Avidbots Wants to Automate Commercial Cleaning With Robots

Can autonomous robots break into the commercial cleaning market?

2 min read
Avidbots Wants to Automate Commercial Cleaning With Robots
Image: Avidbots

Vacuuming is one of the few markets where robots have proven that they can be consistently commercially successful. There's a good reason for this: vacuuming is a repetitive, time-intensive task that has to be performed over and over again in environments that are relatively constrained. Despite the success of severalcompaniesin the homerobot vacuum space, we haven't seen many low cost platforms designed for commercial areas, but a startup called Avidbots is tackling this idea, and they've got operational prototypes.

The problem that these robots are really going to have to solve is the same problem that the Roomba struggles with: cleaning robots are not a substitute for a cleaning human. A Roomba (to use a recognizable example) is a maintenance tool, designed to keep your floors cleaner, longer. But, no matter how often you use your Roomba, you'll still need to occasionally bust out the upright vacuum yourself. It'll be far lass often than you would without a Roomba, but it'll still need to happen, because humans can visually identify dirt and manually maneuver cleaning equipment into places that robots can't reach.

In the case of the Avidbots, you can see in the demo that despite their care with edging, they still miss some areas in corners, close to walls, near complex obstacles, underneath objects that should be temporarily moved, and so forth. Over time, those areas are going to get super dirty, and you'll need to bring in a human to clean them. You'll also have to have humans around to maintain the robots, cleaning them out, replacing fluids, and charging them if they don't auto dock. You'll certainly spend way less human time and labor on cleaning (which is the point, of course), but we're not yet at the point where we can just leave robots completely on their own to perform tasks in human environments.

Existing platforms in this commercial cleaning space are generally huge robotic cleaning behemoths, and I like Avidbot's approach of making what looks to be (at least in their concept image) a robot that's more like an existing cleaning platform designed for humans, except with added autonomy. This gives the robot much more flexibility, increasing the value for the user, who might need to spend an extra five minutes taking manual control to spot clean where the robot missed.

Whether or not Avidbots is successful is going to depend heavily on how much money a business can save by transitioning from a human cleaning crew to a robot cleaning crew. Avidbots has some optimistic numbers on this: they're planning on selling their sweeper robot for $7,500 and the scrubber robot for $13,500, or you can rent them for $4 and $6 per hour respectively, inclusive of warranty and service.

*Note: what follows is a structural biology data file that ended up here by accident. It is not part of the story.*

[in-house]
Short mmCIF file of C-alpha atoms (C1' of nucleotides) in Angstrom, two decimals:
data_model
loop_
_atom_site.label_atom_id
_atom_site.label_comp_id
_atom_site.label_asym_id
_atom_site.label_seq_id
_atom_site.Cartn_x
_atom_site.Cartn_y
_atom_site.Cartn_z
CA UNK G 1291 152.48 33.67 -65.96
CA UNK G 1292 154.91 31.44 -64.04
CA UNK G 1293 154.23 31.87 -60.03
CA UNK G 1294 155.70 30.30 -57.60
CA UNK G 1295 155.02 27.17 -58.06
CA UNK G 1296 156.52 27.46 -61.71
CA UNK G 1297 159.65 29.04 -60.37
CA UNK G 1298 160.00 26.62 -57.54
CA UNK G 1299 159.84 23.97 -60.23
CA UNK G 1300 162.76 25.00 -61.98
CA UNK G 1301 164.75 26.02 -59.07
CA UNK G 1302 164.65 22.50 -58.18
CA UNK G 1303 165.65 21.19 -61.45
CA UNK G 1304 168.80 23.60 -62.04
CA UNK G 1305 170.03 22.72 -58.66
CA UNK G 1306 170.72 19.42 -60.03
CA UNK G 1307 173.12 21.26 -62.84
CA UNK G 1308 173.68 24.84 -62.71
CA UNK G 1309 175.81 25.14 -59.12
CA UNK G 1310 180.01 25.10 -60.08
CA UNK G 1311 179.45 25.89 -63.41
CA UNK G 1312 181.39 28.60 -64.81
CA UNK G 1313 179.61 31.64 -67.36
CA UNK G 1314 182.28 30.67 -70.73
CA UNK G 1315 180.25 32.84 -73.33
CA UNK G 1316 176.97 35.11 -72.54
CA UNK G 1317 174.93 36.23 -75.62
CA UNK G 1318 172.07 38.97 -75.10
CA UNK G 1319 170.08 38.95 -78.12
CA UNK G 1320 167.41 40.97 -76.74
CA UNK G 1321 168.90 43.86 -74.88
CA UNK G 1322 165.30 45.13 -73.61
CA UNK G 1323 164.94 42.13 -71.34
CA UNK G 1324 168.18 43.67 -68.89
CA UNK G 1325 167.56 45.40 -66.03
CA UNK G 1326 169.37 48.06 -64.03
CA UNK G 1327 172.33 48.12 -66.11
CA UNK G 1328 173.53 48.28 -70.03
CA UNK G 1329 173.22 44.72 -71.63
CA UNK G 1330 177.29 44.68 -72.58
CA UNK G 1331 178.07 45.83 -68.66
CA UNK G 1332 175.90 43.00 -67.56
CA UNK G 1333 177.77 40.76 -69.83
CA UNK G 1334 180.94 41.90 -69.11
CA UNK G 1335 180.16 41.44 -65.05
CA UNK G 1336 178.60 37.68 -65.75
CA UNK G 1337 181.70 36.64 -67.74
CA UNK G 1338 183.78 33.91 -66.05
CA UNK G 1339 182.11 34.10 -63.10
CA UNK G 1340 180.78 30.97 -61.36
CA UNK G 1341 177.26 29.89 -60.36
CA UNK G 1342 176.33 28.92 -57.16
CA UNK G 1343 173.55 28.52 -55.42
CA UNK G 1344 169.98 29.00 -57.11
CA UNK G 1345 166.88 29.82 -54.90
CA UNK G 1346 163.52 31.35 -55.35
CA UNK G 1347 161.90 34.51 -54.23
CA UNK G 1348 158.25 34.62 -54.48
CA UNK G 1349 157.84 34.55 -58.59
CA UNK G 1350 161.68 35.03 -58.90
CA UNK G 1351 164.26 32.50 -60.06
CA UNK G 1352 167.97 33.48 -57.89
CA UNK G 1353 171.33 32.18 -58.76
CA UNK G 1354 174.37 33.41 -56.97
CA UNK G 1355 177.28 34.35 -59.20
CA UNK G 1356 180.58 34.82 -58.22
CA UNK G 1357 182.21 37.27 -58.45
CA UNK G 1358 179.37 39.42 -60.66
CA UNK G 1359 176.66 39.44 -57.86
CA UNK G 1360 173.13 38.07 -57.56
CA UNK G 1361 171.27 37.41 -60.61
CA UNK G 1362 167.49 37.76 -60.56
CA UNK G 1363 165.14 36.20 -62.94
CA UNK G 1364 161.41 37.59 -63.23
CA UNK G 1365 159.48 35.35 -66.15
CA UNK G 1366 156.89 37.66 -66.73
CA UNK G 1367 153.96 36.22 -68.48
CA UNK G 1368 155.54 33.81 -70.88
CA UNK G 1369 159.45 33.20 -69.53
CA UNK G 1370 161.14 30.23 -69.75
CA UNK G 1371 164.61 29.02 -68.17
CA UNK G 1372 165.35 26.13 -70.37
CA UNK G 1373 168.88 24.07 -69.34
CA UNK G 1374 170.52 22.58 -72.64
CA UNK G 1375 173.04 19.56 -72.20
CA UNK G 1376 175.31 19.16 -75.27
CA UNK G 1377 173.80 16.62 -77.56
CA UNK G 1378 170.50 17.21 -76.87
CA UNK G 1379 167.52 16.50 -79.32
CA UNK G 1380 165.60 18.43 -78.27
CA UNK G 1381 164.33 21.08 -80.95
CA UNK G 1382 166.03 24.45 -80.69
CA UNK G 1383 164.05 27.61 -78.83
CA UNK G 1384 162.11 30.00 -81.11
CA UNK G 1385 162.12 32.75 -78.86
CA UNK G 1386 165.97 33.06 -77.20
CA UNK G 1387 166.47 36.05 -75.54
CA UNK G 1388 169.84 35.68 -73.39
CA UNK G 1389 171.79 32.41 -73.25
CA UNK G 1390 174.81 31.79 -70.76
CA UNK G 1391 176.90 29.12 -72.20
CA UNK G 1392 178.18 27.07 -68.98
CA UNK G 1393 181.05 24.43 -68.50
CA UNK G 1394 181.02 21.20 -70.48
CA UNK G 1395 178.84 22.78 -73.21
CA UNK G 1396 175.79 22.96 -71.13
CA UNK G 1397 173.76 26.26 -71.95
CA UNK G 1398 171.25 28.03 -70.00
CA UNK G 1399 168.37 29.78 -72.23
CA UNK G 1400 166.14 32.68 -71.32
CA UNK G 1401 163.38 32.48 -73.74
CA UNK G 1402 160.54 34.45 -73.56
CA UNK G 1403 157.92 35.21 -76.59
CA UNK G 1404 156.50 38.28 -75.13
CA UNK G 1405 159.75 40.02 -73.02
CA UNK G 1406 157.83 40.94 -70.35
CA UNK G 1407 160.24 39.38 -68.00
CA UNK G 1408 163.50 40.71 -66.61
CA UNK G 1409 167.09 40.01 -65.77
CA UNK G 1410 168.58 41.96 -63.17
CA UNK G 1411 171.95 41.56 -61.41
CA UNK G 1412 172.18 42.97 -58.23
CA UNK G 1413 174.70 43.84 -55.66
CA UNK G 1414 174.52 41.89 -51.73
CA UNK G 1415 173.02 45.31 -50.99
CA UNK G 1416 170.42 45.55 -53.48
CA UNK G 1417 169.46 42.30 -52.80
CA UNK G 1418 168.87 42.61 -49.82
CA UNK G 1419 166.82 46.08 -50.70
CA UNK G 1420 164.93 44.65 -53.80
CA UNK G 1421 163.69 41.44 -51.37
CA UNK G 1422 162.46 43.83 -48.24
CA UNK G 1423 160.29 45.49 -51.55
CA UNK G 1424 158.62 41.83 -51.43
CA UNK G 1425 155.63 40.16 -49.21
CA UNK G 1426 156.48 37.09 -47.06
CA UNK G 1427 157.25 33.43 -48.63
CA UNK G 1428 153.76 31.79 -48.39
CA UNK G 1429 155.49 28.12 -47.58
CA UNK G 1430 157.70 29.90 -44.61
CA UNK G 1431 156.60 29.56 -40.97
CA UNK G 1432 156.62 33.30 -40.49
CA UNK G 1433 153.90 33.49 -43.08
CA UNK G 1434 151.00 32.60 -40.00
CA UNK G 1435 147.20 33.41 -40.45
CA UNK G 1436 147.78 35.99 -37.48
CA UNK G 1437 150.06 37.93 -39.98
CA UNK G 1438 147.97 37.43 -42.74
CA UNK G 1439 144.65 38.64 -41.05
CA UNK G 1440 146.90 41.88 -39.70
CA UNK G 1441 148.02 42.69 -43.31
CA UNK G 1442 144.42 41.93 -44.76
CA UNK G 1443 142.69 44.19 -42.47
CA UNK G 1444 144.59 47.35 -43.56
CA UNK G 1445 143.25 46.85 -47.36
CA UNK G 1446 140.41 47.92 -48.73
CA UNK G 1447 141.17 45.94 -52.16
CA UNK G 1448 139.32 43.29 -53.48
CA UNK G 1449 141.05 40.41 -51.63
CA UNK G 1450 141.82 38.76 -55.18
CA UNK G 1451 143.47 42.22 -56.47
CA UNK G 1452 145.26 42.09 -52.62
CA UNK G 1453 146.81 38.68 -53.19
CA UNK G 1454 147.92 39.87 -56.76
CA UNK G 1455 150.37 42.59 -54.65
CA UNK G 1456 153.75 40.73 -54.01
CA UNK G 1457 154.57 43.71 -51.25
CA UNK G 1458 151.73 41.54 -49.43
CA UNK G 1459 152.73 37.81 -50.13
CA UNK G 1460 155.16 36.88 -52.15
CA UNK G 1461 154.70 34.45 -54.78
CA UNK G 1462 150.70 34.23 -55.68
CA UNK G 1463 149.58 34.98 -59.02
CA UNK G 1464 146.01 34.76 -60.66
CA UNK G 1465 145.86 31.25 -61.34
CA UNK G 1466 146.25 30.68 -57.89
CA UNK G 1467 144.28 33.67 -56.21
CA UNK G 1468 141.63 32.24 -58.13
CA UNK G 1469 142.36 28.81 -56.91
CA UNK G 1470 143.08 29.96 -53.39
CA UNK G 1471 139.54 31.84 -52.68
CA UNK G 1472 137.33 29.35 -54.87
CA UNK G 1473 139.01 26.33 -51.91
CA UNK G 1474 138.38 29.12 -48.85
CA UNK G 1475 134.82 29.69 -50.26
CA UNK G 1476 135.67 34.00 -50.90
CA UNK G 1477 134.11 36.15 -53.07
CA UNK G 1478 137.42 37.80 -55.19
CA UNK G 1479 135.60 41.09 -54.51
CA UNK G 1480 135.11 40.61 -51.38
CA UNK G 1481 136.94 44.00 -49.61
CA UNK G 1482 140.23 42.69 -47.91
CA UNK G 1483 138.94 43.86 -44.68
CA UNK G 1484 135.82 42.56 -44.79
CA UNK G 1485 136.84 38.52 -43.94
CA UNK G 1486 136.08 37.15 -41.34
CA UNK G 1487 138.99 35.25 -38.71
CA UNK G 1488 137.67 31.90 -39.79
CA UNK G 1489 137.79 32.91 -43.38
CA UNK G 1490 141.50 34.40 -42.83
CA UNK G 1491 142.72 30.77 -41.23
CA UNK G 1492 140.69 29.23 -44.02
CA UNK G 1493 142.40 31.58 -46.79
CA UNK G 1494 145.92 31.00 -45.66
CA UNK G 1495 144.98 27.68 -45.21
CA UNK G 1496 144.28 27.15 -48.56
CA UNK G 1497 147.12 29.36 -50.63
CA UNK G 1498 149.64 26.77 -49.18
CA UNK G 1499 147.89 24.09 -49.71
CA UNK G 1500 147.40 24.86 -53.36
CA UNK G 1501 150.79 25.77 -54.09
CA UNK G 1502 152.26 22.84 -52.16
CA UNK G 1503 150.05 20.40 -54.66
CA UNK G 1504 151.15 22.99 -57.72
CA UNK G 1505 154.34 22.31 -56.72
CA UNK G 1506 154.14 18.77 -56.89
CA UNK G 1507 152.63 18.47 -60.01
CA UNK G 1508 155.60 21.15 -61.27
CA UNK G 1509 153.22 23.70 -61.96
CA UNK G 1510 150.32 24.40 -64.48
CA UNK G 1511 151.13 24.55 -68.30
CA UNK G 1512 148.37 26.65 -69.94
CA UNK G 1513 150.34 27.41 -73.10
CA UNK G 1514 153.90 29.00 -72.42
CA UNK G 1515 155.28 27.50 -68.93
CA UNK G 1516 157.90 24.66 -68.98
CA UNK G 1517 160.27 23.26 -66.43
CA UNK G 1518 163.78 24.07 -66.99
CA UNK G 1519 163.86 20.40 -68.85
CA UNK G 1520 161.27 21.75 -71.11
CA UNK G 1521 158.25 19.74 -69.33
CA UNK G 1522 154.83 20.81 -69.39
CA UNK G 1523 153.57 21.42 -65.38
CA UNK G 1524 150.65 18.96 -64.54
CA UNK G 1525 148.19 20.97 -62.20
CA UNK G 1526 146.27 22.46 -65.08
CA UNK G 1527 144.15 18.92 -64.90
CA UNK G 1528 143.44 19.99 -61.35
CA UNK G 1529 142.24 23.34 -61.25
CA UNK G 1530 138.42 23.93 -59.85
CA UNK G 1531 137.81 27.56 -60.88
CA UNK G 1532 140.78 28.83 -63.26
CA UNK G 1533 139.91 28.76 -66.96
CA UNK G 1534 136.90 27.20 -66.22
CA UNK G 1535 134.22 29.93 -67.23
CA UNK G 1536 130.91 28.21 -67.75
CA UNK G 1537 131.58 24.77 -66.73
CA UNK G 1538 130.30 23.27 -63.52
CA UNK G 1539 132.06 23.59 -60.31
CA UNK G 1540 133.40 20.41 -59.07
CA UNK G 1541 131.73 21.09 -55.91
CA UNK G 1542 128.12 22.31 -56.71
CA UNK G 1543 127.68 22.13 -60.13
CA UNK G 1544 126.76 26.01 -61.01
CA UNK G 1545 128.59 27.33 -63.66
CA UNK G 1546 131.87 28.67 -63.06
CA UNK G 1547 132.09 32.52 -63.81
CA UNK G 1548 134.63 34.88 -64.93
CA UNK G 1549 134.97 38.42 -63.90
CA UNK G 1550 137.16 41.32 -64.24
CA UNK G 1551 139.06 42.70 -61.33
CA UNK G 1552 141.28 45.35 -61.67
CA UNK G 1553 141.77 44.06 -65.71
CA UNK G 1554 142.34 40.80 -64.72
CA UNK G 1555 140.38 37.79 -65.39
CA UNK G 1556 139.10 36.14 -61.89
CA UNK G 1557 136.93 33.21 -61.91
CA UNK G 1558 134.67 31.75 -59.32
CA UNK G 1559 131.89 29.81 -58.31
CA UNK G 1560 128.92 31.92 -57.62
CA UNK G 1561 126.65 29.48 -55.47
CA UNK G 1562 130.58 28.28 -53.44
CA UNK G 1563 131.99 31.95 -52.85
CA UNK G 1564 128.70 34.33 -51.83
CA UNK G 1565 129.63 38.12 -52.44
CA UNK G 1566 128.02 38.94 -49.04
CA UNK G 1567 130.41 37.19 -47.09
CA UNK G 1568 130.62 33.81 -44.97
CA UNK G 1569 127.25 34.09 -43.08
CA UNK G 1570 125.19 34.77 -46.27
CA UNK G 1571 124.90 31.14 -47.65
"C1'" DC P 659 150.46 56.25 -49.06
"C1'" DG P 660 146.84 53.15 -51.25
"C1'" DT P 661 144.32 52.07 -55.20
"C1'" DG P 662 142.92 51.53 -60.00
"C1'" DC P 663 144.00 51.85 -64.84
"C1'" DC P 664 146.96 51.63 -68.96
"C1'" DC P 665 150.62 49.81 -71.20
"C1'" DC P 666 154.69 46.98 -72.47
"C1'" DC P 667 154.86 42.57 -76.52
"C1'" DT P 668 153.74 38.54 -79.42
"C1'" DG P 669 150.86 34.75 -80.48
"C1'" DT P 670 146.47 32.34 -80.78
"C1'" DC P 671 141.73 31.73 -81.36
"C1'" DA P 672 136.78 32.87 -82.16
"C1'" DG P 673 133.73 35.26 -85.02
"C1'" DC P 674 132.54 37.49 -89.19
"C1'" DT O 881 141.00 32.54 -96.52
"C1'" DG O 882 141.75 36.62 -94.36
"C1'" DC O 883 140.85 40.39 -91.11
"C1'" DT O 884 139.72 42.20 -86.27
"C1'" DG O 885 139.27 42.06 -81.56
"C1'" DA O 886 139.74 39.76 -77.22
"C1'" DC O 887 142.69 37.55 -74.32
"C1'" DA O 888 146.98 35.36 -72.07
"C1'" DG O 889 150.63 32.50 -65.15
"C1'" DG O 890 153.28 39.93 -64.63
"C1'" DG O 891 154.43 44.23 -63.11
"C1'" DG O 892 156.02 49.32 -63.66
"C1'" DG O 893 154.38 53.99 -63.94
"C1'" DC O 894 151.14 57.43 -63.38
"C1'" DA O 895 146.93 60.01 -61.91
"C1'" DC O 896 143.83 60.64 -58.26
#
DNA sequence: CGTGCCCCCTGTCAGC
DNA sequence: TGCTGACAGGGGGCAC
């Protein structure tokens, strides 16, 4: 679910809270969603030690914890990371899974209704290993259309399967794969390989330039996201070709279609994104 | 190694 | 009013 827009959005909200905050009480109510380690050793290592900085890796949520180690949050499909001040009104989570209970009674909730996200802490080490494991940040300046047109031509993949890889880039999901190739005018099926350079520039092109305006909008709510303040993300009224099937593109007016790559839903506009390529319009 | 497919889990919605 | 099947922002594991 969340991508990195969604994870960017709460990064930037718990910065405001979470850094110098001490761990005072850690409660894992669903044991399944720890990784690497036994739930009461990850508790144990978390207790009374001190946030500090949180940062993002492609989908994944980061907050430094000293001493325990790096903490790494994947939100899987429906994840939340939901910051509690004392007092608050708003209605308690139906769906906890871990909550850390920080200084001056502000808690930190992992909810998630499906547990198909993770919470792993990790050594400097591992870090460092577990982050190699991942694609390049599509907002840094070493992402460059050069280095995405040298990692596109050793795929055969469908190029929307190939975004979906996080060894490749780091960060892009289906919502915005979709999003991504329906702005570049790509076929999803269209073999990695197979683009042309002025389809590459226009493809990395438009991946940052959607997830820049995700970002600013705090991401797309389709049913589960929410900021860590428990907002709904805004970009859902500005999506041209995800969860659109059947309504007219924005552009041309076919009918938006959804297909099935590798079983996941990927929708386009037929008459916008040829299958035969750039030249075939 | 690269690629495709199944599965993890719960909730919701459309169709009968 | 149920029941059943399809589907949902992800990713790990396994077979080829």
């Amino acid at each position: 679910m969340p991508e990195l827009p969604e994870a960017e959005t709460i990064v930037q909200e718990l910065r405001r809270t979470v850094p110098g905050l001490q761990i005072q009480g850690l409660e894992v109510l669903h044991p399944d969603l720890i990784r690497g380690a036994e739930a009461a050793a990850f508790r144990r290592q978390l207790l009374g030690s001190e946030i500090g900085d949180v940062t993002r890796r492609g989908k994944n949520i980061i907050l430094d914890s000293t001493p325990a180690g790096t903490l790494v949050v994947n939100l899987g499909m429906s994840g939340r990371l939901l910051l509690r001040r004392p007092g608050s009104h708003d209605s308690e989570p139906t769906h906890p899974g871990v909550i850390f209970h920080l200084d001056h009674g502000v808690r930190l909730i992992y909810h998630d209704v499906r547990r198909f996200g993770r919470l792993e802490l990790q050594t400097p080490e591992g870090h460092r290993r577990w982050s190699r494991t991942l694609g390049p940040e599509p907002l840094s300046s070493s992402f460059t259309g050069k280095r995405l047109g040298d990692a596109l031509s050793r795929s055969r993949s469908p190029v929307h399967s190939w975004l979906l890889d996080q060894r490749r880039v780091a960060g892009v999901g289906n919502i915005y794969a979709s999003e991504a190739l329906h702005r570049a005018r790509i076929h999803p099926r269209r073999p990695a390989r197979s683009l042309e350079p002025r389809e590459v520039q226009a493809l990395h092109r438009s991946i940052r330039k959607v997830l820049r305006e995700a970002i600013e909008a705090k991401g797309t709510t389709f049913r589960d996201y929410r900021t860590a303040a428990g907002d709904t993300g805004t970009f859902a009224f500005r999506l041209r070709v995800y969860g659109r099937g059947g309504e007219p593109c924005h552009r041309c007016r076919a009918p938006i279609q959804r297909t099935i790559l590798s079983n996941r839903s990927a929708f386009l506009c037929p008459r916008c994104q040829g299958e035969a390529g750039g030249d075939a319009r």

If you straight up match these costs with the costs of a human cleaning crew you come out way ahead (saving, as Avidbots calculates, anywhere from about 50 to 70 percent over the course of a year), but this may not take into account some of the other issues that we talked about, including the need for humans to still come in and clean once in a while, robot maintenance, and so forth.

Overall, we like this startup idea. It's an area that seems like it can be automated and commercialized, and Avidbots is off to a good start with prototype robots that actually work. We'll follow up on them once some real businesses start testing the robots and can tell us how effective (in terms of cost and cleanliness) they are. 

[ Avidbots ]

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How Robots Can Help Us Act and Feel Younger

Toyota’s Gill Pratt on enhancing independence in old age

10 min read
An illustration of a woman making a salad with robotic arms around her holding vegetables and other salad ingredients.
Dan Page
Blue

By 2050, the global population aged 65 or more will be nearly double what it is today. The number of people over the age of 80 will triple, approaching half a billion. Supporting an aging population is a worldwide concern, but this demographic shift is especially pronounced in Japan, where more than a third of Japanese will be 65 or older by midcentury.

Toyota Research Institute (TRI), which was established by Toyota Motor Corp. in 2015 to explore autonomous cars, robotics, and “human amplification technologies,” has also been focusing a significant portion of its research on ways to help older people maintain their health, happiness, and independence as long as possible. While an important goal in itself, improving self-sufficiency for the elderly also reduces the amount of support they need from society more broadly. And without technological help, sustaining this population in an effective and dignified manner will grow increasingly difficult—first in Japan, but globally soon after.

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